Wednesday, March 7, 2012

Essay on A Room of One's Own

Essay on A Room of One's Own

Virginia Woolf, one of the first great modernist female writers, creates a poignant, sharp criticism about the injustice of the inequity between the sexes in respect to art in general, and literature in particular. Using the "stream-of-consciousness" technique, new at that time, Woolf allows the reader to reach their own conclusions about a very unmanageable topic, women and fiction. Rather than simply blasting society, men, or the status quo in a damning, blame placing essay, Woolf simply takes you along on a semi-fictional lecture tour where she runs into the everyday kind of injustice and blaring opposition between men and women's facilities and treatment. Taking this kind of low key, less in-your-face approach to shedding light into the dark places of society, it is harder to deny or feel defensive about the truth she shows.

The basis for the essay is on a lecture she gave in late October, 1928, at Newnham and Girton, the two women's college at Cambridge, England. Woolf had written the lecture in May; in 1929, she expanded it into what is now "A Room of One's Own," and the essay was published in book form on Oct. 24, 1929. Woolf cannily utilized the setting of the lecture. The fictional university she visits in the essay, Oxbridge, is an amalgam of England's prestigious Oxford and Cambridge universities, and the comparison of the luxurious male and mediocre female facilities must have surely hit home at Newnham and Girton. The language Woolf uses in describing the male college referenced bags of gold endowed upon the sacred institutes of learning by "kings and nobles". She spoke of the deep reaching stone foundations that must have been hauled here from "ancient countries" all for the sake of imparting knowledge upon those who had the privilege of being born a male. While the women's college was built by committee who could barely scrape up enough money to buy books.

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The comparison that exemplifies the differences the best was the description of the dinners served at each respective college. At Oxbridge she is served partridges with their "retinue of sauces", beautiful vegetables, and a massive sugar pudding. She commented on how there was no need to hurry, and the conversation flowed. The quote used is an example of Woolf's amazing ability to use words to capture an emotion, "We were all going to heaven and Vandyck is of the company".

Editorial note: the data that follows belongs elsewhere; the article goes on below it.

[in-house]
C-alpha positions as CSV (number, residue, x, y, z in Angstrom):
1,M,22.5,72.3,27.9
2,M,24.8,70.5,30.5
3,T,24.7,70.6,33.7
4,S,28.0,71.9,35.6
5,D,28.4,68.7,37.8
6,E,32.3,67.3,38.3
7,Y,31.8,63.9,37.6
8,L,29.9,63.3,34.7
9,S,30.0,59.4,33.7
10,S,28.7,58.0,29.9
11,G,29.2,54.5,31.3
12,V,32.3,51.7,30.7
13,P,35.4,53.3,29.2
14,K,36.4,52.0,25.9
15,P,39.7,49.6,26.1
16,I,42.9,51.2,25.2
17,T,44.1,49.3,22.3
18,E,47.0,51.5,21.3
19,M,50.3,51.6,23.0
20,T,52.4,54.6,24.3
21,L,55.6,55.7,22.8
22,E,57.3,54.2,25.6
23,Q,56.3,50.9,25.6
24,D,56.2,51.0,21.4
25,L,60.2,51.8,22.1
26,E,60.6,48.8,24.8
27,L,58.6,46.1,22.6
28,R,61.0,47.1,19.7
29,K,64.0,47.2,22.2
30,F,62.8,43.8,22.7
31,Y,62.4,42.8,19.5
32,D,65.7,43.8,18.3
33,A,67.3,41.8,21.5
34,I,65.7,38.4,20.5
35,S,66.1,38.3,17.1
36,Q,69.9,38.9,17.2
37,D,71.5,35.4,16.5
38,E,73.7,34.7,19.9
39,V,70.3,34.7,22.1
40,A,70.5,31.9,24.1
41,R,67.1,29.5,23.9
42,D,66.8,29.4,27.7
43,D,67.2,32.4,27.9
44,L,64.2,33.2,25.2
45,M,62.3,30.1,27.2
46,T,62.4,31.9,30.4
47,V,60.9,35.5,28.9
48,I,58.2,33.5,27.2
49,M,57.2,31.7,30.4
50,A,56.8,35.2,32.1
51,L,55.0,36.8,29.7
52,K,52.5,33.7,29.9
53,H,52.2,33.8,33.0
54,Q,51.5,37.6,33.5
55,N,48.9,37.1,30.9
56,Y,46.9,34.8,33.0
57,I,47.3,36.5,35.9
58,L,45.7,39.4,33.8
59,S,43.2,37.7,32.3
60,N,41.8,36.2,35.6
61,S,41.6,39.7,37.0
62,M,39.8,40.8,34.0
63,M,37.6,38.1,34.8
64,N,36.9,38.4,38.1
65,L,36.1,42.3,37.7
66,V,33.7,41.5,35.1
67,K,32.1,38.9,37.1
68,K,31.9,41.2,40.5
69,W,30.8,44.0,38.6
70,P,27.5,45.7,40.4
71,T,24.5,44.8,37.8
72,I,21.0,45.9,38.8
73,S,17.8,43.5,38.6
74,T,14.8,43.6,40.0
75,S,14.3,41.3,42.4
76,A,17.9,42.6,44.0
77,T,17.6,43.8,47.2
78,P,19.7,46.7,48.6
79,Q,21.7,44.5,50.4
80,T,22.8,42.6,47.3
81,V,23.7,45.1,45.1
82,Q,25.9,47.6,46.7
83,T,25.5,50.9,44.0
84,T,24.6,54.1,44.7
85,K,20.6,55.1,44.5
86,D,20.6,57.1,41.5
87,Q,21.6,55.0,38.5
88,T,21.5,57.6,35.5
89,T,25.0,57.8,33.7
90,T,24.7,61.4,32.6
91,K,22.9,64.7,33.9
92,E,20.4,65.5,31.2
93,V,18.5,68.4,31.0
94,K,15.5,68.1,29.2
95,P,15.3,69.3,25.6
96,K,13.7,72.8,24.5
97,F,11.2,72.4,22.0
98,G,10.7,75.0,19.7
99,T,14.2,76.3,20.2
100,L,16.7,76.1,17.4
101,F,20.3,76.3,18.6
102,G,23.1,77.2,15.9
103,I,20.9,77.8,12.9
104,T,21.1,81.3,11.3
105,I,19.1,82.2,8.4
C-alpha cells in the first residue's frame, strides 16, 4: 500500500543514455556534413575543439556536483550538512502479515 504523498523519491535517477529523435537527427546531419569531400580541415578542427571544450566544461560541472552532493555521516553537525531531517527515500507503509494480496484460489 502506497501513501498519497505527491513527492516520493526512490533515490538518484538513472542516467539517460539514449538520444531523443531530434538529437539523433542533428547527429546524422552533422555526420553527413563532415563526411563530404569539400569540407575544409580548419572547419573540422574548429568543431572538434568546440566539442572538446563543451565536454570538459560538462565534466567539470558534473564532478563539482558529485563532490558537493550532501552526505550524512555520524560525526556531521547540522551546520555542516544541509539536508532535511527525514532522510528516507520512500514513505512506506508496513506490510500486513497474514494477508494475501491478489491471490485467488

One of my favorite references in the essay was the mentioning of the manx cat that over the college lawn as she was eating her lunch. She commented on the lack of the cat's tail and how it seemed to be lacking, a direct reference, in my opinion about the lack of a female penis how it made her somehow distinctly less deserving of all the riches and opportunities that a male had.

After finishing her lunch and lecture at the college, she walks through the late October afternoon to Fernham, the women's college where she is staying as a guest. She has a dinner of plain soup, mediocre beef, vegetables, and potatoes, and bad custard, prunes, biscuits and cheese, along with water. She feels one cannot "think well, love well, sleep well, if one has not dined well." This stark comparison of meals leads her to speculate on who's fault it is that women do not have great colleges, endowed by kings. She begins a historical commentary on how women, even if they had time to work, could not keep their owning. She uses an amazing example in Shakespeare's sister when she points out that even if women have the ability and desire to create, they are held in check by social and political straights that would cause the most talented women to end up going mad.

Through a series of examples of different female writers throughout time and classes, Woolf exposes the gender-consciousness that she believes cripples both male and female writers. Most men, she maintains, derogate women to maintain their own superiority; most women are angry and insecure about their inferior status in society. Male writing, then, is too aggressive, whereas women's writing is reactive. Both genders obscure their subjects and instead focus on themselves and their own personal grievances. The writer of incandescent genius, Woolf maintains, rises beyond his or her petty gripes and attains a heightened, objective relationship with reality; the subject is the world, not the writer's self. Woolf considers this genius possible only if the writer has, an "androgynous" mind.

The point she is making is that education and school is about more than just books, or walls, or paper. There has to be an atmosphere for learning, for creativity, for genius. The world and it's menial cares can not get in the way. Women need a way to get away from the weight of partridgeless dinners and children and darning socks, they need to not be confined by libraries that will not admit them with out letters of introduction, or Victorian paths that do not allow them to deviate. Women need the ability to observe life and develop their ideas and talents and a place to retreat to where they do not feel the inferiority imposed upon them by men. They need a room and some money of one's own.
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